To show that Greek politics and civil society have more to offer than statist socialist thinking on the one hand and protectionist conservativism on the other was the objective of a three-day study tour for German-speaking journalists to Thessaloniki and Athens. According to the seven participating journalists who were truly impressed by the open-mindedness and progressivism of the Greek people they spoke to, this goal was fully achieved.
“Only when you get to travel to a country, meet its people, and gain first-hand impressions, you get a sense for its peculiarities”, one participant said. “Without the expertise of the Friedrich Naumann Foundation for Freedom, this would not have been possible. The various meetings we had in Thessaloniki as well as in Athens painted an in-depth picture which I think enabled all of us to better understand the whole range of the Greek crisis.”
Among the people who helped to paint this distinctive picture of the situation in Greece were Yannis Boutaris, Mayor of the city of Thessaloniki, and Stavros Theodorakis, founder of the reform-oriented party To Potami. Whereas Mayor Boutaris elaborated on the reforms which he introduced and which set his hometown back on track, Theodorakis held forth about the omnipresent reluctance to reforms in the Greek parliament. “More and more Greek people realize that reforms are necessary in order to advance, but it seems as if most Greek politicians are still afraid of – or fail to see – this necessity as well.”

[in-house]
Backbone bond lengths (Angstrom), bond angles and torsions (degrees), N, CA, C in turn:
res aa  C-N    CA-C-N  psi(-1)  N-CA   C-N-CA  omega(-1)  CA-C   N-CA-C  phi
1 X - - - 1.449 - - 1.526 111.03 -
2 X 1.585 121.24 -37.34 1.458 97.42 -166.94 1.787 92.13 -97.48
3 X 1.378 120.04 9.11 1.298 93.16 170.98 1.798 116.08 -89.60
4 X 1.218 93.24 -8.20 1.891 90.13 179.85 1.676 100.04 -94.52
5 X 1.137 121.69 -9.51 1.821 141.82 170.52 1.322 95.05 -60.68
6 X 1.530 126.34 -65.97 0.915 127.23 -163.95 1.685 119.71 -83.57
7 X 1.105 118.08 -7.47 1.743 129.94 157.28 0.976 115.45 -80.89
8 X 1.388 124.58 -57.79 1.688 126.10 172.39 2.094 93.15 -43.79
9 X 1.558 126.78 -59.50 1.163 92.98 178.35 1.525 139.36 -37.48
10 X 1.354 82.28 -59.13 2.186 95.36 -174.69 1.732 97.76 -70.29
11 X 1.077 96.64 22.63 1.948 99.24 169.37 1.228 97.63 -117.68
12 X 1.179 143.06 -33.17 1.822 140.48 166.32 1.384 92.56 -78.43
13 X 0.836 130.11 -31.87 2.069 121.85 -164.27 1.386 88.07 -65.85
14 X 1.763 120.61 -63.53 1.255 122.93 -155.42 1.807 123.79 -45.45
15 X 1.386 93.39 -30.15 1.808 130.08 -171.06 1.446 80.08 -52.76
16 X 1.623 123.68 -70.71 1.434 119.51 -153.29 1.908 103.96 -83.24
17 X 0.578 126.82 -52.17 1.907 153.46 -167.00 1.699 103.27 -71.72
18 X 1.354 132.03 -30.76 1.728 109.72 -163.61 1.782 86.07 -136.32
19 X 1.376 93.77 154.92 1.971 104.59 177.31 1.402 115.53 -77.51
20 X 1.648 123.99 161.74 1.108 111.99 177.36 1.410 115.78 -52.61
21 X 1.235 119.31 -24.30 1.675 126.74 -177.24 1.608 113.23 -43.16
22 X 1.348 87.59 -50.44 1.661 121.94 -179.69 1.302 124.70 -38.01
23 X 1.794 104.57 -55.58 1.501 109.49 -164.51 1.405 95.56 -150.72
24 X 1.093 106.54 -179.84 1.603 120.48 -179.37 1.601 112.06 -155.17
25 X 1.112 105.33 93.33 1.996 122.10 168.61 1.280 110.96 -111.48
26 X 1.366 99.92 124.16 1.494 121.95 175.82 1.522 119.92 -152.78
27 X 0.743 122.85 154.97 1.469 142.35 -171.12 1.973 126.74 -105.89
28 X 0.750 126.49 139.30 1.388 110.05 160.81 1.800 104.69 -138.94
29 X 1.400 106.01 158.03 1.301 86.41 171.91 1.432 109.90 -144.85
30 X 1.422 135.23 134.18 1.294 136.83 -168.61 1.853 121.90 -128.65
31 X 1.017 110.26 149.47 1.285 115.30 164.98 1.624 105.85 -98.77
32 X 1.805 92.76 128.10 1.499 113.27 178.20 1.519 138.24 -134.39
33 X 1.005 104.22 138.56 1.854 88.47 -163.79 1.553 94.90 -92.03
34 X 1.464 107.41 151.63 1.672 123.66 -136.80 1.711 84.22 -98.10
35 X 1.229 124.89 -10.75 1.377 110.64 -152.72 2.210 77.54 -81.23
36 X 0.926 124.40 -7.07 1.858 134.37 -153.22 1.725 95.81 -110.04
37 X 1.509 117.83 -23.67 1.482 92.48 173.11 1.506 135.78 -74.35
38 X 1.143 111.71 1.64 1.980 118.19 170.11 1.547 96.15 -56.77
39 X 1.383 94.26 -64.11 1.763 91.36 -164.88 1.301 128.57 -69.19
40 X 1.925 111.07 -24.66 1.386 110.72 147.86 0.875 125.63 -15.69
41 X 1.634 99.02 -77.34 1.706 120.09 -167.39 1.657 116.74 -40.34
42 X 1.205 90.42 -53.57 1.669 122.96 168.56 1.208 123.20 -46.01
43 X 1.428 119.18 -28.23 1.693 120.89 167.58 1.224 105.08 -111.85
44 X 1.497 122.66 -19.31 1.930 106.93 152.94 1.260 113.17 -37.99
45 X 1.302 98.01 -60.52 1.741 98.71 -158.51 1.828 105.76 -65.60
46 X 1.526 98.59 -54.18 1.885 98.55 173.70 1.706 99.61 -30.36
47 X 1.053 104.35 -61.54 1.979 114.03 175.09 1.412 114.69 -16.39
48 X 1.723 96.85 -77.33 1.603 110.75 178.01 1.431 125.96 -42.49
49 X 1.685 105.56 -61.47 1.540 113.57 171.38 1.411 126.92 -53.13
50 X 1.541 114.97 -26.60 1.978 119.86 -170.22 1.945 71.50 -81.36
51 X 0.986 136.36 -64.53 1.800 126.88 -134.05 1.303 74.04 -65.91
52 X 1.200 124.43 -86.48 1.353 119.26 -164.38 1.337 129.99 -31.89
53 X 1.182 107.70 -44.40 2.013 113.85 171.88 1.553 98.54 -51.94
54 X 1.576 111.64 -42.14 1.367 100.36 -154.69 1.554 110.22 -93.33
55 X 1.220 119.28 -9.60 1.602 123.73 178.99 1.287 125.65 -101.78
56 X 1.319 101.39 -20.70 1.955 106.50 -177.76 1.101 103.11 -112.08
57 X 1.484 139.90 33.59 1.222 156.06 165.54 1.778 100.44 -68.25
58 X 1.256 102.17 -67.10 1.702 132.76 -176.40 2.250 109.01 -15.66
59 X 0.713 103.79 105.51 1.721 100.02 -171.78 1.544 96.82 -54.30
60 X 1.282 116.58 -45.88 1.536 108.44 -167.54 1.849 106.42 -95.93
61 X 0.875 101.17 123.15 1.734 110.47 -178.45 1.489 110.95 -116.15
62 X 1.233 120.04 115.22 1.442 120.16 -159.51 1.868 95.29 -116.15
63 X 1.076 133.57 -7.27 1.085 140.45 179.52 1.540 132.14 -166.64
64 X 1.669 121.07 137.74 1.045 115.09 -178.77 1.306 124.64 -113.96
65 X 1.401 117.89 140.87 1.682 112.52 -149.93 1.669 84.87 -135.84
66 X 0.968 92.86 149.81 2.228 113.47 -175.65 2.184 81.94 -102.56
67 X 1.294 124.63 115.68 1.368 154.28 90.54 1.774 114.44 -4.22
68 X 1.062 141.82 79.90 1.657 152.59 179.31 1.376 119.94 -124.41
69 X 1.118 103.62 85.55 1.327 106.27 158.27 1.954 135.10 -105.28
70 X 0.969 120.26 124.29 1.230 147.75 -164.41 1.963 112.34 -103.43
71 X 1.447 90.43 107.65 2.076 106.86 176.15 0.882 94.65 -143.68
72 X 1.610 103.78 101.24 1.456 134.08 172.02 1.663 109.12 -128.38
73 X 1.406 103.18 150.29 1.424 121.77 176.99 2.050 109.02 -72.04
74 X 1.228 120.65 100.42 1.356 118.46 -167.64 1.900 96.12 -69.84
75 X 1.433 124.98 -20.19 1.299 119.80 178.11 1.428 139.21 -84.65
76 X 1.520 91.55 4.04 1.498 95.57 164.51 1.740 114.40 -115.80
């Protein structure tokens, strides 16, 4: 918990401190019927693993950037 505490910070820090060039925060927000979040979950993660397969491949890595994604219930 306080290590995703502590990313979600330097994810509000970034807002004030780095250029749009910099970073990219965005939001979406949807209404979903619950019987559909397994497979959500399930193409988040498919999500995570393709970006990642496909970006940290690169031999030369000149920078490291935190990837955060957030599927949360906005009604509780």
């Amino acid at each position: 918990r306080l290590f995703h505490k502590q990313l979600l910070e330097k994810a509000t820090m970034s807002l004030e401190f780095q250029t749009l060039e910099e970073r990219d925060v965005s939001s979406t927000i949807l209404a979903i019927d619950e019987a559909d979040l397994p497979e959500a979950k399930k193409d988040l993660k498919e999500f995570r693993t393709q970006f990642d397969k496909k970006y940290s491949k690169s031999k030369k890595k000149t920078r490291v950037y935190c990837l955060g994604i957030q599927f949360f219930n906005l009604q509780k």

The German journalists not only got to speak to Greek politicians, but to fellow journalists and young Greeks as well. While the journalists helped to understand the complexity of the crisis, the young Greeks described the influence the crisis has had on their personal lives. “It’s very saddening and disturbing to see a whole generation full of well-educated people to be hold down”, a German journalist said afterwards. “This meeting clearly showed that the crisis goes beyond mere economic and financial figures.”
All Greek partners agreed that only profound structural reforms and a persistent focus on supporting private economy could boost the country’s expectations. In this regard, the current Greek government has a lot to catch up on. Besides this, most Greeks also stressed the fact that Greece’s European partners should put an emphasis on reforms instead of dragging the country into more and more trivial austerity measures “only to meet the numbers”.